Drain Canada

CBS Names Senior Investigative Producer Keith Summa
This column was written by Jon Margolis.
In Michael Moore's 1995 "Canadian Bacon" an American president decides to boost his re-election prospects by going to war against Canada.

Canadians were not particularly amused, but neither were they upset. This was a fictional invasion. Besides, it only sought to capture their government.

Now looms a U.S. invasion Canadians take more seriously. This one is real, and its target is more tangible — their water. They think we're coming after it. They're right.

It isn't that the water wars are the talk of the nation; they were rarely mentioned in the recent federal election campaign. But the dispute bobs beneath the surface, a regular topic of conversation among the political elites. From the left, the Council of Canadians calls for a national water policy that would prevent "bulk water exports and diversions." From the right, former Albert Premier Peter Lougheed predicted that, "the United States will be coming after our fresh water aggressively within three to five years."

So far as is known, the Department of National Defence has not organized a task force to determine where to erect barricades. No one expects the U.S. Marines to land on Cape Breton or the Army's 82nd Airborne to drop into Vancouver. This will be drip and drain, not shock and awe. What Canadians fear is not incursion, but diversion.

President Bush hadn't been in office eight months when he first mused in public about bringing Canadian water to the American Southwest. And no sooner had 2006 begun than former U.S. ambassador Paul Cellucci told a Canadian audience that their resistance to selling water south was "odd."

If so, it is oddness shared by 69 percent of Canadians, according to a 2002 poll by the Centre for Research and Information on Canada. But then, Cellucci, probably the least popular ambassador the United States has ever sent to Ottawa, has been politically tone deaf for some time.

Still, he may have a point. Canada has 20 percent of all the world's fresh water, to slake the thirsts and irrigate the crops of only 0.5 percent of the world's population. With the United Nations estimating that almost two-thirds of everybody, or almost 5.5 billion people, will face chronic water shortages by 2050, you'd think the Canadians could ship a few gallons elsewhere, especially if they get paid for it.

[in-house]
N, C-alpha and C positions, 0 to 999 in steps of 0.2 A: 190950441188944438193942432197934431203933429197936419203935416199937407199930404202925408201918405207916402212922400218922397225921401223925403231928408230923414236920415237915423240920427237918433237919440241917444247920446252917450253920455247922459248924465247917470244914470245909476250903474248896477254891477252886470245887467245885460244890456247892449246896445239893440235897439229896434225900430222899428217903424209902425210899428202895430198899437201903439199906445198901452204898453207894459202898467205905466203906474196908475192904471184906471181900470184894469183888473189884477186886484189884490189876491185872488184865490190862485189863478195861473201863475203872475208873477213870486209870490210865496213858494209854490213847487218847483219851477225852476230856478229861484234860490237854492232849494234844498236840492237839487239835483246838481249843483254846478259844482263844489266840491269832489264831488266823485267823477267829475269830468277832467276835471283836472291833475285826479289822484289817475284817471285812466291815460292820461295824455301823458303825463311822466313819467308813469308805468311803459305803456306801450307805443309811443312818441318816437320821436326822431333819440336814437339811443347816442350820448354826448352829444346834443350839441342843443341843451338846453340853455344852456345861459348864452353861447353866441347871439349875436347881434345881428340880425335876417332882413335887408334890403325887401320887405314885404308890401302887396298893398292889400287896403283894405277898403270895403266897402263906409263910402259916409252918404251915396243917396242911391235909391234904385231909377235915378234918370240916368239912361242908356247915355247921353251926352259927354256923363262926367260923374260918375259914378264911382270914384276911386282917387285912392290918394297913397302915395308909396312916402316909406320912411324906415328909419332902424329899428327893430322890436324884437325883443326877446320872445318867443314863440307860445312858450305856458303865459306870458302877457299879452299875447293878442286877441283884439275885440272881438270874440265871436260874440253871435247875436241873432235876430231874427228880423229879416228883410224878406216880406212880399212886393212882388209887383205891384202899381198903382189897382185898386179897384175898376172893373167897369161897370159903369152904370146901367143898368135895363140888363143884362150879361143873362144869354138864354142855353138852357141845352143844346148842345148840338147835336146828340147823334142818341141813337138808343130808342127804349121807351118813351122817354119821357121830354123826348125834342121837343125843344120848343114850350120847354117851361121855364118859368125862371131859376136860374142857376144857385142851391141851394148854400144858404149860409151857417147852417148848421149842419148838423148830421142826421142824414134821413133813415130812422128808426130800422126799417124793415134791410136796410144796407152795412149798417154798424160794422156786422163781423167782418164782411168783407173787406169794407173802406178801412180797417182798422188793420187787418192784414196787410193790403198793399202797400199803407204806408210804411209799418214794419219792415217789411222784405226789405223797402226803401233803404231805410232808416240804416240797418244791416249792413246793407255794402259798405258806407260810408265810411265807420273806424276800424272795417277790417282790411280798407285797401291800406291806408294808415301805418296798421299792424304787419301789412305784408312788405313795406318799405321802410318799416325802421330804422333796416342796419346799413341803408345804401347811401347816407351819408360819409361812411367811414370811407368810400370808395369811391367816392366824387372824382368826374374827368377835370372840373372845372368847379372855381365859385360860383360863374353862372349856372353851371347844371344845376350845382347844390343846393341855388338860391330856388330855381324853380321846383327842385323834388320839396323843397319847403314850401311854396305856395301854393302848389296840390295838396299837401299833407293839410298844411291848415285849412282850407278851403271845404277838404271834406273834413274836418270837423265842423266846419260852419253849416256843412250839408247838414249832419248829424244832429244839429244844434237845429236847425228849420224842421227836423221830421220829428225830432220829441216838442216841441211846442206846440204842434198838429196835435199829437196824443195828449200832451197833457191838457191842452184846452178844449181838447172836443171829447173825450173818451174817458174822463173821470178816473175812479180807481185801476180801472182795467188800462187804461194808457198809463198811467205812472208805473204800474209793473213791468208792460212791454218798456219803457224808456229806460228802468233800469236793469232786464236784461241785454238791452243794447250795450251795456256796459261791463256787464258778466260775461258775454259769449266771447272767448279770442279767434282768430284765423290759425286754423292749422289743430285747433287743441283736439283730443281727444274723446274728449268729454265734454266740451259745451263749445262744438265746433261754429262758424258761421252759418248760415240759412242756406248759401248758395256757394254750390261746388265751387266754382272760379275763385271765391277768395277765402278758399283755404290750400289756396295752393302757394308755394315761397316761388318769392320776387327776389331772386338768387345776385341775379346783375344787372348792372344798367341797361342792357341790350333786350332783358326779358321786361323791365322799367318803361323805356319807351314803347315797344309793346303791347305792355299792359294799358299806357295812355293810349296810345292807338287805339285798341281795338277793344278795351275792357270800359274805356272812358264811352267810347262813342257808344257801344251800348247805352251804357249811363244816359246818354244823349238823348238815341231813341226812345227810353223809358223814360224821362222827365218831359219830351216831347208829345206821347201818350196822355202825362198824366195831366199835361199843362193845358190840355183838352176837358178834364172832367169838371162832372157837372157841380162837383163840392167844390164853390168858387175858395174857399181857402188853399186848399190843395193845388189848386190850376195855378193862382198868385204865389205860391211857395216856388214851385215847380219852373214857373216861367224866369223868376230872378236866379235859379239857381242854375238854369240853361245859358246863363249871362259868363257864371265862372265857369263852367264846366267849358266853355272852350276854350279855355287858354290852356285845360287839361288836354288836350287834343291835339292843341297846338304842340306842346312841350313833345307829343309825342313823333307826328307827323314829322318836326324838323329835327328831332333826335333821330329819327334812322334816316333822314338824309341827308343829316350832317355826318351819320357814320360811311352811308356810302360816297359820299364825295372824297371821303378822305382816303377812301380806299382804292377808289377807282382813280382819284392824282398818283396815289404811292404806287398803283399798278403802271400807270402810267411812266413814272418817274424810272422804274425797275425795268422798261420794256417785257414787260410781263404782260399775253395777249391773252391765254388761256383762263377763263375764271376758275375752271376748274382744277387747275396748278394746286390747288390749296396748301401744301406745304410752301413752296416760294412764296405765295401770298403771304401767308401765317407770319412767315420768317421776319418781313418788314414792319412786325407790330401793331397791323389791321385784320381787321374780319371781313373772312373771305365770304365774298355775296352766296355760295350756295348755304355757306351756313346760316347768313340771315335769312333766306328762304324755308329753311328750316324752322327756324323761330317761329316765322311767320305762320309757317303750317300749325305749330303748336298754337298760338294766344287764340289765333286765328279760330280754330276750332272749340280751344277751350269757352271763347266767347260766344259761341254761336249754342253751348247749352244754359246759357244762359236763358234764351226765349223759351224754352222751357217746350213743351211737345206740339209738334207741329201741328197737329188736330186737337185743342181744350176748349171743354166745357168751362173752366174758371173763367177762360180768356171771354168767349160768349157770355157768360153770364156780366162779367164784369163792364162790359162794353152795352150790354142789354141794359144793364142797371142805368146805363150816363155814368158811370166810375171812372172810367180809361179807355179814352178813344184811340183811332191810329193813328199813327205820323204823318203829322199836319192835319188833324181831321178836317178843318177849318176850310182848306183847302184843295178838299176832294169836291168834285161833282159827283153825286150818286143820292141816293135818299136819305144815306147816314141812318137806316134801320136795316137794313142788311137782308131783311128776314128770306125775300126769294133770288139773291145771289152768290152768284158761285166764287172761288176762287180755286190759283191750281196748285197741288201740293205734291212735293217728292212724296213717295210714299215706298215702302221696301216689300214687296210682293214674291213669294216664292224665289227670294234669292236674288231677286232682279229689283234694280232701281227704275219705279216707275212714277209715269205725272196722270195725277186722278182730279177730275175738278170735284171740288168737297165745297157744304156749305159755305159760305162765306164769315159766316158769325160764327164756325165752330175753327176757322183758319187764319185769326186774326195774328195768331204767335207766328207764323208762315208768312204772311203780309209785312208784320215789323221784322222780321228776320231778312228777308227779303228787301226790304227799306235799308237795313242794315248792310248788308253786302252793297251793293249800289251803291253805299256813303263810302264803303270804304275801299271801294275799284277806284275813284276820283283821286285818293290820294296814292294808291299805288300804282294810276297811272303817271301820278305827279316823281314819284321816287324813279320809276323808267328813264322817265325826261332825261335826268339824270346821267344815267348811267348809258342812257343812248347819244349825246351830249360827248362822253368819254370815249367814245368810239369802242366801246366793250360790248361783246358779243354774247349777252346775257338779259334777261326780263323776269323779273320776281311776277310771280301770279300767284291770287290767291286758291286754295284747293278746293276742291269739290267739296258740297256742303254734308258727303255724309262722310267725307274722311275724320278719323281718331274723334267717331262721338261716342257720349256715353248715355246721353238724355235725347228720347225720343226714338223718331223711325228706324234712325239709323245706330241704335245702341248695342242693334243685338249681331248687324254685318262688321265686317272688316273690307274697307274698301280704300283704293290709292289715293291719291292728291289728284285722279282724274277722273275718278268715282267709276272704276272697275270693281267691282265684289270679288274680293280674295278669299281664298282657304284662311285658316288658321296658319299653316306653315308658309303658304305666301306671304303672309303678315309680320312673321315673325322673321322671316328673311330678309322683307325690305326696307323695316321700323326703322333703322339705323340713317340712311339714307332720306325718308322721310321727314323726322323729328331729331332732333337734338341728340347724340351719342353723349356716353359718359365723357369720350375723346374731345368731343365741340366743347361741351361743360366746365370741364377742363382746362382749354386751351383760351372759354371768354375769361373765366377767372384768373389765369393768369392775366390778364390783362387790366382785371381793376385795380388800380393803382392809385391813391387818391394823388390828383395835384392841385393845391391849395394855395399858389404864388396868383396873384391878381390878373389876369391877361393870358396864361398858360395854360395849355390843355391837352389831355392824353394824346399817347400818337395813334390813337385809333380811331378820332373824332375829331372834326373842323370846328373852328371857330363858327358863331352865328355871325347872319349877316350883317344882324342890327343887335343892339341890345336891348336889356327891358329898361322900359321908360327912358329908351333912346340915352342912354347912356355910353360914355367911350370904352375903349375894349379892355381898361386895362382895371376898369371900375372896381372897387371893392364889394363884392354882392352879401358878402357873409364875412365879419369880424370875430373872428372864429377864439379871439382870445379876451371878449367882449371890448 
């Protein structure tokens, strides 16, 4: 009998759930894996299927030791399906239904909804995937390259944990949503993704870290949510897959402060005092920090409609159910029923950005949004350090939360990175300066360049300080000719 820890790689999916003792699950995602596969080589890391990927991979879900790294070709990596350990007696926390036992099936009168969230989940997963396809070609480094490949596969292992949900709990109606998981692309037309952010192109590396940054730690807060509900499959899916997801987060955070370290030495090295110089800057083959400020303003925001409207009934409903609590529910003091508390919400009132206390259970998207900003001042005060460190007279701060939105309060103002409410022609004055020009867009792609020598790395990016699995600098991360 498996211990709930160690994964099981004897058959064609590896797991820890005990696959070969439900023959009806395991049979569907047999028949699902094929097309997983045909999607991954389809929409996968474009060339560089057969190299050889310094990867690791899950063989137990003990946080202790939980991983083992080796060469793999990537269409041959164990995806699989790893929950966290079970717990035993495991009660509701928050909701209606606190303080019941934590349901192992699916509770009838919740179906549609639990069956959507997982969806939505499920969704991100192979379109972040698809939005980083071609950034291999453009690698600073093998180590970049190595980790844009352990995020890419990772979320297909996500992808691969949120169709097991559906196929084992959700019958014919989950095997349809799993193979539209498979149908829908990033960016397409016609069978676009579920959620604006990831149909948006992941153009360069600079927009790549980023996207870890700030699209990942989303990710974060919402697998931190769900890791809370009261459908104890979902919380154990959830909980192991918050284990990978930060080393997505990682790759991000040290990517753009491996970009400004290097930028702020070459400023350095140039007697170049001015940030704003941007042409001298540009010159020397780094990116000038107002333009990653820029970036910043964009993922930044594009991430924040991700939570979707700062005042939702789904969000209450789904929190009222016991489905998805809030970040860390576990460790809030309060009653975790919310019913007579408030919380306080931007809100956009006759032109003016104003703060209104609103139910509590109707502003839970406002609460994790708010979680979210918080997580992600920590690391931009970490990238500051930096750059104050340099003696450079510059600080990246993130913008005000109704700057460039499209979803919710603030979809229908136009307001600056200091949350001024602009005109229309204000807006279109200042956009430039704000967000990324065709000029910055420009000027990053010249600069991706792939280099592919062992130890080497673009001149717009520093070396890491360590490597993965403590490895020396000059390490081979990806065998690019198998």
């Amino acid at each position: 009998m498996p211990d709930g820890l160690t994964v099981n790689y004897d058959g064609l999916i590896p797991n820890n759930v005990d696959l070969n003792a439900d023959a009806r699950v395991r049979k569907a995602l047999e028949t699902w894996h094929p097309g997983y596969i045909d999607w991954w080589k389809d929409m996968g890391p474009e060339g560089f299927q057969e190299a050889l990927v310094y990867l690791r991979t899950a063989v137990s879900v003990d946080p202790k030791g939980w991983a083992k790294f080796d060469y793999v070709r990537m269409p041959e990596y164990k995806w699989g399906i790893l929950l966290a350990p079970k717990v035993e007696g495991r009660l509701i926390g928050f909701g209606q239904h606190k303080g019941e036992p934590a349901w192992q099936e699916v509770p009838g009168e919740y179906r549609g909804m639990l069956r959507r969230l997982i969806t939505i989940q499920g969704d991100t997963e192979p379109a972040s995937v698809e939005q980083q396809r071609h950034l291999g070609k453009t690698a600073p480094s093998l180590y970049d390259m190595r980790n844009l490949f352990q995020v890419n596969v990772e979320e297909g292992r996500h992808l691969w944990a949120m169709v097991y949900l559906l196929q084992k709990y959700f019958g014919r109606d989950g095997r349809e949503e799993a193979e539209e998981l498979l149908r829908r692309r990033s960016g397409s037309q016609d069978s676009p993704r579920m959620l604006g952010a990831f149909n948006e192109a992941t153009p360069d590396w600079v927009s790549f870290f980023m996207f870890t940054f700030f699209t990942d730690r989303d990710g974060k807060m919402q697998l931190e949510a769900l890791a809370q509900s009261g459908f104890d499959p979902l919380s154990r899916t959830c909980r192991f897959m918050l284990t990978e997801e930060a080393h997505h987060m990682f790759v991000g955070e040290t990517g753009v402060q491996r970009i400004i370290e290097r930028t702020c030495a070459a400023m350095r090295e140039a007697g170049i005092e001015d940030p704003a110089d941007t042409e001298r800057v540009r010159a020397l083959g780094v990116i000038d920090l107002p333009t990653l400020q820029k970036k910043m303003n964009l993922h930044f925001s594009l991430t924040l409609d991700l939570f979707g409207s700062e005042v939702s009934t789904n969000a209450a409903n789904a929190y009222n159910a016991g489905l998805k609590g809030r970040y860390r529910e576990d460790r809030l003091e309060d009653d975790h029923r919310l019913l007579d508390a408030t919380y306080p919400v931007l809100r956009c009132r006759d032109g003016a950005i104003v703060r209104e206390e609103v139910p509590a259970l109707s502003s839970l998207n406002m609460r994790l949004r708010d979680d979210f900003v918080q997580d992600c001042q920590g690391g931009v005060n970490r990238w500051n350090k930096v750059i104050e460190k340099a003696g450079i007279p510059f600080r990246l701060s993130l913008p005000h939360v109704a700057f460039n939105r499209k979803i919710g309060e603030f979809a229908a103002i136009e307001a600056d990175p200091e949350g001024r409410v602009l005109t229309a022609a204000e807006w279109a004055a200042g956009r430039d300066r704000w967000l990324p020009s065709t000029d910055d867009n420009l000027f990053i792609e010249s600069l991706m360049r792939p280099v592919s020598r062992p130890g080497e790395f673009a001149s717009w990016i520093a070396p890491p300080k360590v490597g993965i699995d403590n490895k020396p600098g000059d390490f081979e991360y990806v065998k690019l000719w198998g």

After all, if water is going to become as scarce as the United Nations suggests, the forecasters who predict that water will be "the next oil" — the resource that nations go to war over — could be right. And keeping it from all those thirsty billions would become morally as well as geopolitically untenable.

Not that what Bush, Cellucci et al. have in mind is providing succor to the parched patches of Africa or Asia. What they're talking about is making sure that the suburbanization of greater Las Vegas, Phoenix, and smaller metropolises in the Southwest is not impeded by lack of H20.

It's a long way from Las Vegas to Alberta, but water entrepreneurs do not think small. Some 20 years ago, the North American Water and Power Alliance proposed to dam most of the rivers in British Columbia and divert the water into the United States and Mexico through a half-billion-dollar network of dams and canals. Right now, a California company has a plan to put water from western Canadian rivers into plastic bags bigger than the Goodyear blimp so it can be towed south by ship. And in 1998, Ontario said an outfit called the Nova Group could export millions of liters of Lake Superior water by tanker to Asia.

Politically speaking, that one opened the floodgates. You don't mess with the Great Lakes without arousing passions, and opposition, on both sides of the border. That plan was swamped, and both federal governments agreed to consider stronger protection for the lakes.